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Secretary of Smithsonian Institution Speaks on Importance of Humanities

On Thursday, October 31, 2013, the University of West Georgia served as the statewide host site for discussion on a national report titled “The Heart of the Matter: the Humanities and Social Sciences” conducted by the American Academy of Arts and Sciences Commission on the Humanities and Social Sciences. The UWG College of Arts and Humanities Second Annual Symposium on The Shape of the Humanities in Higher Education was the first site to host the discussion in Georgia.

Secretary of Smithsonian Institution Speaks on Importance of Humanities The symposium featured a panel discussion including G. Wayne Clough, secretary of the Smithsonian Institution, president emeritus of Georgia Institute of Technology and a member of the commission, Esther Mackintosh, president of the Federation of State Humanities Council, Rosanna Warren, award-winning poet and endowed professor at the University of Chicago, and Robert Schaefer, professor of political science and chair of the Department of Political Science and Planning at UWG. The American Academy of Arts and Sciences, the Federation of State Humanities Council, the Georgia Humanities Council and the Georgia Public Library Service sponsored and helped to promote the event at UWG.

“This was a signature event in the life of UWG,” Dr. Randy Hendricks, dean of the College of Arts and Humanities. “The insight of our panelists into the issues raised in the report advances an opportunity to think and rethink what we’re doing at UWG in terms of educating students—and in thinking and rethinking what some of our priorities are, or should be, with Complete College Georgia and our new identity as one of the state’s comprehensive universities.”

“The Heart of the Matter” report is in response to a bipartisan request from members of the U.S. Senate and House of Representatives who wanted to know actions Congress and others should take regarding the long-term sustainability and national excellence of the education in the humanities and social sciences. Each panelist provided brief remarks to open the discussion and offered their point of view as to what measures should be taken to protect the humanities.

“How do we connect those who are generally concerned with education, especially higher education, to those very busy with their own every day lives,” said Schaefer, in his opening remarks. “My goal is to talk about us.”

Mackintosh offered that part of the problem could be awareness, in that many people do not understand the meaning of the humanities and everything that the topic encompasses, and that the report is shedding light to remedy that. “A part of the issue is that so many people who really love the humanities, don’t know that’s what they love,” she said. “But so many people want to know what’s going to happen next in our society, and that’s humanities. I think another thing that people really hunger for is knowing that they are not alone, and that’s what the humanities really does for us. It shows what we’ve been through in the past or that there are others going through similar situations. That is comforting and people want that reassurance. They just don’t always know that it’s the humanities that provides that connection.”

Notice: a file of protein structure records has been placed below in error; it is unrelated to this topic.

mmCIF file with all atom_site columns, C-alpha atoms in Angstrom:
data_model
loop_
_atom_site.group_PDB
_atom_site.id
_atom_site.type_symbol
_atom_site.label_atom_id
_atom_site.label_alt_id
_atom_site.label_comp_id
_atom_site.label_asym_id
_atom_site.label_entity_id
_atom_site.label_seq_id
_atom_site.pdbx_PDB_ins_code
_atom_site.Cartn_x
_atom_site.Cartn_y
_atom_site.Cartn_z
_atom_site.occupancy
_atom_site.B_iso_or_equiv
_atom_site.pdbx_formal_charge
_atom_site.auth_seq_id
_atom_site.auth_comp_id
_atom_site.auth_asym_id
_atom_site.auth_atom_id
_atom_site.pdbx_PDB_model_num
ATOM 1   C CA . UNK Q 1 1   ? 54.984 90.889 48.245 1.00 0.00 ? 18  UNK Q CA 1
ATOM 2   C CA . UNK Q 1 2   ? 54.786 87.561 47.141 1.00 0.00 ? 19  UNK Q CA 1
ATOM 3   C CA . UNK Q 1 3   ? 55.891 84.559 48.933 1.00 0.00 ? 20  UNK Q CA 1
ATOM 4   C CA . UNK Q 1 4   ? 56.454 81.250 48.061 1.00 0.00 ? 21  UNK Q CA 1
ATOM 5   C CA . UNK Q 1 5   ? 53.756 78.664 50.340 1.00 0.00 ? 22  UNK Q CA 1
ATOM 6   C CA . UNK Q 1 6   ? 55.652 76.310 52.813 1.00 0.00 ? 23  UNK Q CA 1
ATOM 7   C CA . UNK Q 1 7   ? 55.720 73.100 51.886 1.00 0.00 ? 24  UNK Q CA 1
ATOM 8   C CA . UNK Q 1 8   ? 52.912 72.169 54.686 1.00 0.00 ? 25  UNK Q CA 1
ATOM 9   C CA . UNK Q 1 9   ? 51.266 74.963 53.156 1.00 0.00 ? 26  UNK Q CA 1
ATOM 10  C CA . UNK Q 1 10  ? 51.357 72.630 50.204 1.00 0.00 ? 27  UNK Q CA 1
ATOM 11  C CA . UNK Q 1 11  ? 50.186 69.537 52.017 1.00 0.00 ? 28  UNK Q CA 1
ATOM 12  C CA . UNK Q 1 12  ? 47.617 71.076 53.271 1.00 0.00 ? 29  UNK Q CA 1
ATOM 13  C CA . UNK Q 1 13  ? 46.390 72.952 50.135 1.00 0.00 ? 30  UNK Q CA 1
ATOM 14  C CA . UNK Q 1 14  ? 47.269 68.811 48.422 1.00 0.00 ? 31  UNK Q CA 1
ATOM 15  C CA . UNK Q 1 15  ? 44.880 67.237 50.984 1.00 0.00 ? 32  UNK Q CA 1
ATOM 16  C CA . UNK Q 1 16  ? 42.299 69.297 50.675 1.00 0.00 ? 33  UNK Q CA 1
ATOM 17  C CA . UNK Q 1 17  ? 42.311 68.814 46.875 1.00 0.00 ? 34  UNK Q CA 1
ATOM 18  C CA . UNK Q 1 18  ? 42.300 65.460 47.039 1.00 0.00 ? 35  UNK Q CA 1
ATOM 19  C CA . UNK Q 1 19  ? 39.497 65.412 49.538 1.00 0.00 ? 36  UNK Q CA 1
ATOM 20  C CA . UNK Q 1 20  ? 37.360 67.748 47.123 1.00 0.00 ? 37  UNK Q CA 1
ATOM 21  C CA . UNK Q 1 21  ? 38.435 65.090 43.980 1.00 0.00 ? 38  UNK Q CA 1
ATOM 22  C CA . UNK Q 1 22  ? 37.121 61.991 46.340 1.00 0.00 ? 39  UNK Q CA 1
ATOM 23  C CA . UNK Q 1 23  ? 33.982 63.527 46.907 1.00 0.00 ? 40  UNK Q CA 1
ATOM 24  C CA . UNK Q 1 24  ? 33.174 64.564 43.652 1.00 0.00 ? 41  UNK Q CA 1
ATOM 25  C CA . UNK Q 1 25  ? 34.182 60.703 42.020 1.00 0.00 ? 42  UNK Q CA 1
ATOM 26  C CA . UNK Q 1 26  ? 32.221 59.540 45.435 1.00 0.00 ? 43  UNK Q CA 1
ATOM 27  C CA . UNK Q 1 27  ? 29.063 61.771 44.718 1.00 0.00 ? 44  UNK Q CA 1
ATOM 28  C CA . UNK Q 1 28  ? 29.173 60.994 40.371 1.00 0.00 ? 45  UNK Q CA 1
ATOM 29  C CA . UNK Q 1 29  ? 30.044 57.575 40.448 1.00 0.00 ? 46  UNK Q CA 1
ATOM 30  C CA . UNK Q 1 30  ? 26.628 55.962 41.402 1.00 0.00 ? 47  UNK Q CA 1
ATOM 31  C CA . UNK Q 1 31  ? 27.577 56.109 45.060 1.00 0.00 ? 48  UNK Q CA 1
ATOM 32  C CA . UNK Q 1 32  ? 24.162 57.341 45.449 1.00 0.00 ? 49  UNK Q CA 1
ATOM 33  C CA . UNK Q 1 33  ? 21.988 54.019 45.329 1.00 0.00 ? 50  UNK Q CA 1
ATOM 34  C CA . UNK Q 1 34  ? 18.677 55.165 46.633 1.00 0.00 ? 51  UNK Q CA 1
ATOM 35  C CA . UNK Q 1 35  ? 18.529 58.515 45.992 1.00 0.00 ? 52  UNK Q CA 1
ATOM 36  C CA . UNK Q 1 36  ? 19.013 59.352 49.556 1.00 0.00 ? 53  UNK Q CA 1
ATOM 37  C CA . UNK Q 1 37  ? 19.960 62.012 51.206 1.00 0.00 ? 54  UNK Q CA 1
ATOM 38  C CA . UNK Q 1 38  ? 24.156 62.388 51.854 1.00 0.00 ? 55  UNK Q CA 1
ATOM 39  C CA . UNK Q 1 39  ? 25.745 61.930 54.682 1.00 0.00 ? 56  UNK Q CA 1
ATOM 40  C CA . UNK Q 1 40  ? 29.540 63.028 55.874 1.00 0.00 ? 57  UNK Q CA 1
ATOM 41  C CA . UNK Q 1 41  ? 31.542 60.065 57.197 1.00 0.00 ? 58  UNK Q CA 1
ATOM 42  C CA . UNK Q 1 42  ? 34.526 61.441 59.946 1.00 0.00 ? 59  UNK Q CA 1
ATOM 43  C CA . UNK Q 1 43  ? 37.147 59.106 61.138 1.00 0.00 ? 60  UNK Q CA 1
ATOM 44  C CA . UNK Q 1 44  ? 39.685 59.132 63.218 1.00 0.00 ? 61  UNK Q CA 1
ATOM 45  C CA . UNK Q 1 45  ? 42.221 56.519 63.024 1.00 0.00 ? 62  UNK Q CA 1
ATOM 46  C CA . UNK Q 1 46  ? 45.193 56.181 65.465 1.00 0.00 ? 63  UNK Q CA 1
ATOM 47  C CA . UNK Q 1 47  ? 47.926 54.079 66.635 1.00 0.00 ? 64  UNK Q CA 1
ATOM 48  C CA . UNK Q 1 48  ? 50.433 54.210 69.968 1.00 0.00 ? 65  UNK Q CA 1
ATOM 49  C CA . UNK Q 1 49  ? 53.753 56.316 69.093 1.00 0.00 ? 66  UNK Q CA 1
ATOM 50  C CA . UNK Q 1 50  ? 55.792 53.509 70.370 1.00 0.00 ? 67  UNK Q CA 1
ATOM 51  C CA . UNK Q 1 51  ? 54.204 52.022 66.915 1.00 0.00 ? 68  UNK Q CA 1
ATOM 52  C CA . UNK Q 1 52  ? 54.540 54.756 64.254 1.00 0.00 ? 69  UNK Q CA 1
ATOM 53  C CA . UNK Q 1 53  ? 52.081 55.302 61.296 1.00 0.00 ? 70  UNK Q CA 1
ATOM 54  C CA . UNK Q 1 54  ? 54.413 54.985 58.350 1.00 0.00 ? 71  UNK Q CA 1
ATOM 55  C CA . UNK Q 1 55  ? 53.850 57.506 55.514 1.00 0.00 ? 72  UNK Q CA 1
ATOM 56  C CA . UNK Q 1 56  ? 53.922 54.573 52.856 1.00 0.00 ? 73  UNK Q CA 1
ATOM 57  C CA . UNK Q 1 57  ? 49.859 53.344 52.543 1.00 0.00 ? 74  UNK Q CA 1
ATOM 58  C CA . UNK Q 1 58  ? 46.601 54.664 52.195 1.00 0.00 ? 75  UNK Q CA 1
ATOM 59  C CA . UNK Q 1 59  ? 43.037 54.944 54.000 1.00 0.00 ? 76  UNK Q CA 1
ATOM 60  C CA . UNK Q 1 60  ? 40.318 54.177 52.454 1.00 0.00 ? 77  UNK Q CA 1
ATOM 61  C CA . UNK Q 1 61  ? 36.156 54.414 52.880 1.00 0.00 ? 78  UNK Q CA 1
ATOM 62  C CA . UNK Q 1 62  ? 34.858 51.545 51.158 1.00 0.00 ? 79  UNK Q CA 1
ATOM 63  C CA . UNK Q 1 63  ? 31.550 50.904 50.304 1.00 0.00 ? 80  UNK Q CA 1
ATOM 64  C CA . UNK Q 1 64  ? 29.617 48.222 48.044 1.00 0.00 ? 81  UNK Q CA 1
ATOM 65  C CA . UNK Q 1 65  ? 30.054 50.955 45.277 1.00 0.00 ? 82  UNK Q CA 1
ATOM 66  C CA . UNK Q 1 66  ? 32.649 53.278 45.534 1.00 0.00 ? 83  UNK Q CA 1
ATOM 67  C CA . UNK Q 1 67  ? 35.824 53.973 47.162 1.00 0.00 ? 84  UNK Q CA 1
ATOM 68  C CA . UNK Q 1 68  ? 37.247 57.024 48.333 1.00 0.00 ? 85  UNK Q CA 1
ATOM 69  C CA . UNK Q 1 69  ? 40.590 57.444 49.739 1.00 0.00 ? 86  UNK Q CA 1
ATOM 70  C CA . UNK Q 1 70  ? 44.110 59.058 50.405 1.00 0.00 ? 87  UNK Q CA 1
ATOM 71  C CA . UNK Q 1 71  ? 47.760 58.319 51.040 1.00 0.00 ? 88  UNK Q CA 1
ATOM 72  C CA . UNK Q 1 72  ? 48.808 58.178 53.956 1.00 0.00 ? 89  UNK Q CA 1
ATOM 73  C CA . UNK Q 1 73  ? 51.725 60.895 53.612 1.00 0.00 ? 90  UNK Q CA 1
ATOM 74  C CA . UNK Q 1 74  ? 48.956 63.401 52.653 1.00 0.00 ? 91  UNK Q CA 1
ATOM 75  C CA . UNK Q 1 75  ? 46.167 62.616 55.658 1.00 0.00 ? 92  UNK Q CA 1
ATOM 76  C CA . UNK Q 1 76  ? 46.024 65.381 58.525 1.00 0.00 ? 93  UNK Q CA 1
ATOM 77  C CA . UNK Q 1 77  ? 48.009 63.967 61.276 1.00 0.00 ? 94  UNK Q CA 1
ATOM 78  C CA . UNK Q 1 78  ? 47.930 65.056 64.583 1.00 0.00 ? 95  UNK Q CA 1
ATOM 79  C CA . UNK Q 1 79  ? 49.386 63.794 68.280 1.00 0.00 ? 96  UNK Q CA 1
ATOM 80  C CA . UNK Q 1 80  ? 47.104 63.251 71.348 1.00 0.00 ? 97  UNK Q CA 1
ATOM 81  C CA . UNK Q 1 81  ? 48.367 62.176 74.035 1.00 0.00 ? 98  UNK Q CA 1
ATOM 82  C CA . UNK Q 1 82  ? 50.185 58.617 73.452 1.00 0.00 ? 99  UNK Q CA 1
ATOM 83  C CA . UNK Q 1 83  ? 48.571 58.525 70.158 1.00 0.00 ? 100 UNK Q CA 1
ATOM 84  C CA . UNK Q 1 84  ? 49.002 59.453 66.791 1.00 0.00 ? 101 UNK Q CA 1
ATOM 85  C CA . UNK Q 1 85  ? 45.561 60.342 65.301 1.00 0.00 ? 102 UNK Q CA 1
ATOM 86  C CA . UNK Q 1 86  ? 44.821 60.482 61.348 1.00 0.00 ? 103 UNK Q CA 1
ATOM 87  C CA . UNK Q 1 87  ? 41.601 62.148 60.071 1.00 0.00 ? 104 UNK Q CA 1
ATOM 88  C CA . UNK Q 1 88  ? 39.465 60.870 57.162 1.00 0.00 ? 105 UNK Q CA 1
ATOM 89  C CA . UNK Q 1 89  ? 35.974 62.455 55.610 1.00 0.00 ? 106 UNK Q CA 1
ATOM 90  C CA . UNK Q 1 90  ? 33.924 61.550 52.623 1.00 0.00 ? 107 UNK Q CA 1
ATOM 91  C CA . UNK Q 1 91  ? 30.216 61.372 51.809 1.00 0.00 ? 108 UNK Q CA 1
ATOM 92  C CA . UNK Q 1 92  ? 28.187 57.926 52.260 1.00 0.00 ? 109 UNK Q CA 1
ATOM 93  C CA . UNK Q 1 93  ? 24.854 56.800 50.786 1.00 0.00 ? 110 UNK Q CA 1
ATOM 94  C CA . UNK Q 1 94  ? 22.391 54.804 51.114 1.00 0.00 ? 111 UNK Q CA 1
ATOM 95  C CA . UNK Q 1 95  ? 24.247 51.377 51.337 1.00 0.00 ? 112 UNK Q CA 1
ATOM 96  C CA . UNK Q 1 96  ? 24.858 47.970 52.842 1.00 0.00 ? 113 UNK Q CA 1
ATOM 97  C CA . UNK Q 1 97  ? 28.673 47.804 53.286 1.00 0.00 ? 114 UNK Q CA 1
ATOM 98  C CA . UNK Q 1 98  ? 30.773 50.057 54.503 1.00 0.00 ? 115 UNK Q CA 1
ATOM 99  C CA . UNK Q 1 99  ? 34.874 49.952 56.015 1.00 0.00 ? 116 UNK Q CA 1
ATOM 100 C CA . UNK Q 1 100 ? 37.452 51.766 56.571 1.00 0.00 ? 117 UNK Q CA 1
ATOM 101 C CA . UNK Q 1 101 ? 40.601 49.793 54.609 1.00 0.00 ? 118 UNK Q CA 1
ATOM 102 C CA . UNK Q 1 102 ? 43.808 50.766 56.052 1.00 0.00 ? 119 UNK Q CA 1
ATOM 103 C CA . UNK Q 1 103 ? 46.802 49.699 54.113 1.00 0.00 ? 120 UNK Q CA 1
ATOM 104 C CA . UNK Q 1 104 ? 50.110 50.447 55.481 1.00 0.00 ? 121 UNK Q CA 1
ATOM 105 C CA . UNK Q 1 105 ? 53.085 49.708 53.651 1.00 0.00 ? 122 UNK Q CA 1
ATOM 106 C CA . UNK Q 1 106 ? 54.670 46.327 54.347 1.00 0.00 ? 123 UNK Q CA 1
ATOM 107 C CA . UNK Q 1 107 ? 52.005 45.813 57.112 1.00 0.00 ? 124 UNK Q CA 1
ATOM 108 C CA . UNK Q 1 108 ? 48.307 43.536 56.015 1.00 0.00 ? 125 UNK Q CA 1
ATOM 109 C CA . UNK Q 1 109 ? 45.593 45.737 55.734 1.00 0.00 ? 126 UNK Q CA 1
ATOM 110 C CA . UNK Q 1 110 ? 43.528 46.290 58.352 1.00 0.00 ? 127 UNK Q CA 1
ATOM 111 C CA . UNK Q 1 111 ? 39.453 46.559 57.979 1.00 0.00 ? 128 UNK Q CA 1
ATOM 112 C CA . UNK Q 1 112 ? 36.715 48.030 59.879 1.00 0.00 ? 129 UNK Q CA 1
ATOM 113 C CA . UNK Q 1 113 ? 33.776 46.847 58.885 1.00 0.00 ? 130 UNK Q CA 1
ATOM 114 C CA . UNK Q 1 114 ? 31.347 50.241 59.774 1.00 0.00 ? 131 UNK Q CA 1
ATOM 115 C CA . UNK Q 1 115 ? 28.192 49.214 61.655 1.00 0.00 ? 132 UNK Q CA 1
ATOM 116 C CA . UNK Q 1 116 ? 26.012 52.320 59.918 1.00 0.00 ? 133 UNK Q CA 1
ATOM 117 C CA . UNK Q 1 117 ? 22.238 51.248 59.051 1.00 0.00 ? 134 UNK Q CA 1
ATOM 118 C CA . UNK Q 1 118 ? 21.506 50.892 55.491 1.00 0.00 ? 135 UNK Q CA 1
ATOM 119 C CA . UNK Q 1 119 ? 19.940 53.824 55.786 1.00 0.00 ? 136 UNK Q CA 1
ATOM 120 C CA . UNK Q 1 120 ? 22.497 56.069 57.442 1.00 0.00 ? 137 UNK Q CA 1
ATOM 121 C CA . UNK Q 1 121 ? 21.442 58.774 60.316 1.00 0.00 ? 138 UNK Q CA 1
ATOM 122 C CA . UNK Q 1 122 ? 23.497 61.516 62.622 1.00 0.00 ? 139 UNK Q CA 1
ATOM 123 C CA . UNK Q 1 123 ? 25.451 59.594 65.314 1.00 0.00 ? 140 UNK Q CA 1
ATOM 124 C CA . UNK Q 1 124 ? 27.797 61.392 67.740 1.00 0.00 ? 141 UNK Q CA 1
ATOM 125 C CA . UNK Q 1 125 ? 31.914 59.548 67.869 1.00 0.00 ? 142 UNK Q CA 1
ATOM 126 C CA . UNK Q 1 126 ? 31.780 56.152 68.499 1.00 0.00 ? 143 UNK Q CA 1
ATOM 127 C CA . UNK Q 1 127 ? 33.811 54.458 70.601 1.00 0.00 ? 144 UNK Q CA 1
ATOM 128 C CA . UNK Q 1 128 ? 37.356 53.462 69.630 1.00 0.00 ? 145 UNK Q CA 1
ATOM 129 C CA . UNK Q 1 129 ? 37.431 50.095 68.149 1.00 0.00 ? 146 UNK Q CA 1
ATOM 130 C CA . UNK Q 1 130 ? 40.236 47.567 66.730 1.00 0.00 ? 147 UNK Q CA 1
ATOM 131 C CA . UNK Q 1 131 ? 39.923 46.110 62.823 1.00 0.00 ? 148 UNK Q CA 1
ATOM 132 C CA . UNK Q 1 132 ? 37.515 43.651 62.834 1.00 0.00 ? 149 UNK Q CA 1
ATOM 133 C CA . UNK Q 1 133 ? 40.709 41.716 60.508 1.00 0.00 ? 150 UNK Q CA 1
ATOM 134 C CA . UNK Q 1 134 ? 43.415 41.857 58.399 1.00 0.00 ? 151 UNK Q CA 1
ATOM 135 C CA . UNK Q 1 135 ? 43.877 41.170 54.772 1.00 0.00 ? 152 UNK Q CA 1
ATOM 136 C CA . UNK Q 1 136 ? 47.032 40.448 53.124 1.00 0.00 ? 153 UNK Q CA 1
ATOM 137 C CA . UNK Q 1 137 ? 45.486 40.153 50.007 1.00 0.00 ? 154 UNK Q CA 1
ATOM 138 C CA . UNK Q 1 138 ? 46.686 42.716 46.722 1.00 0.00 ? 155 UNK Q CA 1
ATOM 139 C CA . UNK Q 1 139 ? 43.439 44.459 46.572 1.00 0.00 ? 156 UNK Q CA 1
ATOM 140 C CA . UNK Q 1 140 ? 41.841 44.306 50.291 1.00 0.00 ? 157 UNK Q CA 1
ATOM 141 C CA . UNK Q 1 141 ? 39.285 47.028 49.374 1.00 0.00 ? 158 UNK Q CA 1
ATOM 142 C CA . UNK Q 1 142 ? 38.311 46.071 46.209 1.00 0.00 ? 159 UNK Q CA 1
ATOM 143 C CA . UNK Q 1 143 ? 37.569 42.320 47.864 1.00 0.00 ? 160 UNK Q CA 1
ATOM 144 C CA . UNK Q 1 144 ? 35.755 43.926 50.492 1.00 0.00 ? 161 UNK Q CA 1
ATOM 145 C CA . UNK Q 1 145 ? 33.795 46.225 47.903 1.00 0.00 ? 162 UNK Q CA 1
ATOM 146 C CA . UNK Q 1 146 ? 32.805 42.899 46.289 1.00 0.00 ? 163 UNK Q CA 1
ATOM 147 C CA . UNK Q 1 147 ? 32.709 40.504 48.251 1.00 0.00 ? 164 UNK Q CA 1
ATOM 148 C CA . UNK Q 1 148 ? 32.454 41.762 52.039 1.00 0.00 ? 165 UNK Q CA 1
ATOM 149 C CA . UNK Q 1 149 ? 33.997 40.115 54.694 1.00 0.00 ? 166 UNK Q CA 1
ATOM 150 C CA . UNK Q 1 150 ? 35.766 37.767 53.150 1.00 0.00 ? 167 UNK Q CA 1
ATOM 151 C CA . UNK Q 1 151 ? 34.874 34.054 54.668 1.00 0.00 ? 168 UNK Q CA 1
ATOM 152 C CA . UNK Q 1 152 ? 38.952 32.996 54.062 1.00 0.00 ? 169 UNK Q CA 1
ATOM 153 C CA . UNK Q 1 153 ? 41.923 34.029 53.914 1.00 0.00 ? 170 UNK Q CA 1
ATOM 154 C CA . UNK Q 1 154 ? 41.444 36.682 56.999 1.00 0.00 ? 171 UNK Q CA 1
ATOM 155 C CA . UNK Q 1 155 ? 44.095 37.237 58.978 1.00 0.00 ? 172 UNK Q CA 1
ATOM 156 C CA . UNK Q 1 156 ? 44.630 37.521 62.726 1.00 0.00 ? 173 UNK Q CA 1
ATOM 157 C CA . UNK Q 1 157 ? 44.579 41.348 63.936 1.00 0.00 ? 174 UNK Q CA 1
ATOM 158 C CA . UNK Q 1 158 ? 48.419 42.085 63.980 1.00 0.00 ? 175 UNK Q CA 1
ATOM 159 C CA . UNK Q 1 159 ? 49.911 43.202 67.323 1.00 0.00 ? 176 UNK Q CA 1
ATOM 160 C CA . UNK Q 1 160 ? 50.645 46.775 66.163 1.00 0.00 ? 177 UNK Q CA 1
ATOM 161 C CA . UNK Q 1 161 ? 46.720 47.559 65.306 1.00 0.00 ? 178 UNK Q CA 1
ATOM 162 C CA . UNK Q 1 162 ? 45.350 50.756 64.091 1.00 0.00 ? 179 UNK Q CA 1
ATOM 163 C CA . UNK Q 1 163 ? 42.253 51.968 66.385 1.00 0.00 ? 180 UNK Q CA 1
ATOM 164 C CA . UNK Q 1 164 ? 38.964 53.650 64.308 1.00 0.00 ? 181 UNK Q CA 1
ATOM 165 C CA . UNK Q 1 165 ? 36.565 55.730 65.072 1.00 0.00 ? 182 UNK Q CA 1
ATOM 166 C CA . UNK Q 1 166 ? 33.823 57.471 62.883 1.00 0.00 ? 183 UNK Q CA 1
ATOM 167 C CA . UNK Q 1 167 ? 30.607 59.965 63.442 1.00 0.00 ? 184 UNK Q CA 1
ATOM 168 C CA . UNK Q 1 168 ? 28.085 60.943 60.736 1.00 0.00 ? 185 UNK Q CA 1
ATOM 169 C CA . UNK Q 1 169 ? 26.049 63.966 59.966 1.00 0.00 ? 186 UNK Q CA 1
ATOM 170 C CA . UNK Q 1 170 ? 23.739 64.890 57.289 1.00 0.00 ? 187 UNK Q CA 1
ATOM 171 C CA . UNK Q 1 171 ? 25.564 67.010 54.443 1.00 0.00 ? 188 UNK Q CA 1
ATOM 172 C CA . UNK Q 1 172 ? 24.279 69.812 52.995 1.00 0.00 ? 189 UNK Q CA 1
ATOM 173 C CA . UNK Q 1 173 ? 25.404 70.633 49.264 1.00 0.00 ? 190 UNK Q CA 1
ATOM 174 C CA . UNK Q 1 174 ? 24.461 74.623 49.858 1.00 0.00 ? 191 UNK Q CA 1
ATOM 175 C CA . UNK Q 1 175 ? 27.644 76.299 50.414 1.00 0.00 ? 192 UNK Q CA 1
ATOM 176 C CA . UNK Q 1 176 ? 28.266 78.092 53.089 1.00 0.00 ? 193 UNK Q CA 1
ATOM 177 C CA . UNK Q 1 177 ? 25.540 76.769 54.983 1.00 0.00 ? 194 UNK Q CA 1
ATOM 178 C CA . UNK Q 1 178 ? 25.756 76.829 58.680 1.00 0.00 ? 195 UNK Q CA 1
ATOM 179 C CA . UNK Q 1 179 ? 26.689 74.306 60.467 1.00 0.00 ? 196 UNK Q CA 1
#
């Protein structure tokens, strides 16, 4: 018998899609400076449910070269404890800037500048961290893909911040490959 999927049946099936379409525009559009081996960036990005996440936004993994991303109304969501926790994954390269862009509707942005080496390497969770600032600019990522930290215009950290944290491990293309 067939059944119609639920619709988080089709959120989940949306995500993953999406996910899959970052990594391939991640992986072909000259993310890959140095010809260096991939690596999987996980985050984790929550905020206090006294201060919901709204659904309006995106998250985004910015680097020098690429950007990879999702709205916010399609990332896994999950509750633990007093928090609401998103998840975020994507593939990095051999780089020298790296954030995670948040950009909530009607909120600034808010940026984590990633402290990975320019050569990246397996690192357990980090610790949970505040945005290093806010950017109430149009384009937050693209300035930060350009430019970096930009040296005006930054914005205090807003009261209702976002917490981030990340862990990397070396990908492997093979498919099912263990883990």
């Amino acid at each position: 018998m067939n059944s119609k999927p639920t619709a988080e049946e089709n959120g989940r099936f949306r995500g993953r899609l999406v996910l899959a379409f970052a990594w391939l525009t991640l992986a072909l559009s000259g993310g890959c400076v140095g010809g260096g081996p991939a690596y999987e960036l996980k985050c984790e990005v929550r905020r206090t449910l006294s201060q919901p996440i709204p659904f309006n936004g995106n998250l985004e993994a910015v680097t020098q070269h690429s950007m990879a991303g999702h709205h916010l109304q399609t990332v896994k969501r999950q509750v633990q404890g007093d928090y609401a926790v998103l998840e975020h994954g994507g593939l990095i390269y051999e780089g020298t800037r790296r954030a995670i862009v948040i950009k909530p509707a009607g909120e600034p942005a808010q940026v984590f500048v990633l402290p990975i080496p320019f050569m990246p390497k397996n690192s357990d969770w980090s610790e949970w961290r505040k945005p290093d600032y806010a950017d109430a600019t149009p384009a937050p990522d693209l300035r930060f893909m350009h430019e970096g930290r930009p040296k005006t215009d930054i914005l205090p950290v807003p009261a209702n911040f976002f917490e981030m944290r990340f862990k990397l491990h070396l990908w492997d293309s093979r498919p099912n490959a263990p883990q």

Warren added that there are people even outside of education who desperately want to be part of the humanities. “In my wanderings, what I find is a huge hunger for and love for what we generally call the humanities in this country,” she said. “It is happening outside of the schools also. It’s happening in book clubs. It’s happening in movies. It’s people who come to poetry clubs and write poetry. It’s people who play in string quartets. We are wired to want to know stories and that’s the humanities.”

Clough challenged the audience to speak up and take charge of protecting the humanities. He made the point that change has to happen, and it needs to begin now. “I think the challenge is that it is going to take time, its not going to happen overnight and that is why this report is very important,” he said. “The report started something that didn’t exist. It started a dialogue. You can see that people want to understand what is happening. Now we have to step in and say we see it. We are shining a light on it and something has to be done about it. Like-minded people as well as other people who can be convinced need to get in the game. “

The Commission to create “The Heart of the Matter” report includes 53 nationally prominent representatives from industry, government, academia and the arts. The group is co-chaired by Richard Brodhead, president of Duke University, and John W. Rowe, retired chairman and chief executive officer of the Exelon Corporation. Other prominent members include journalist David Brooks, filmmaker Ken Burns, poet Dana Gioia, musician and songwriter Emmylou Harris, actor John Lithgow, film producer George Lucas, musician Yo-Yo Ma, Boeing President James McNerney and former Supreme Court Associate Justice David Souter.

The symposium was held during the Department of Foreign Languages and Literature’s 28th Annual Interdisciplinary Conference in the Humanities, which brought more than 100 scholars from around the state, nation and seven other countries to campus on October 31 through November 3. For more information on the University of West Georgia College of Arts and Humanities, please visit To view the complete Commission report, please visit

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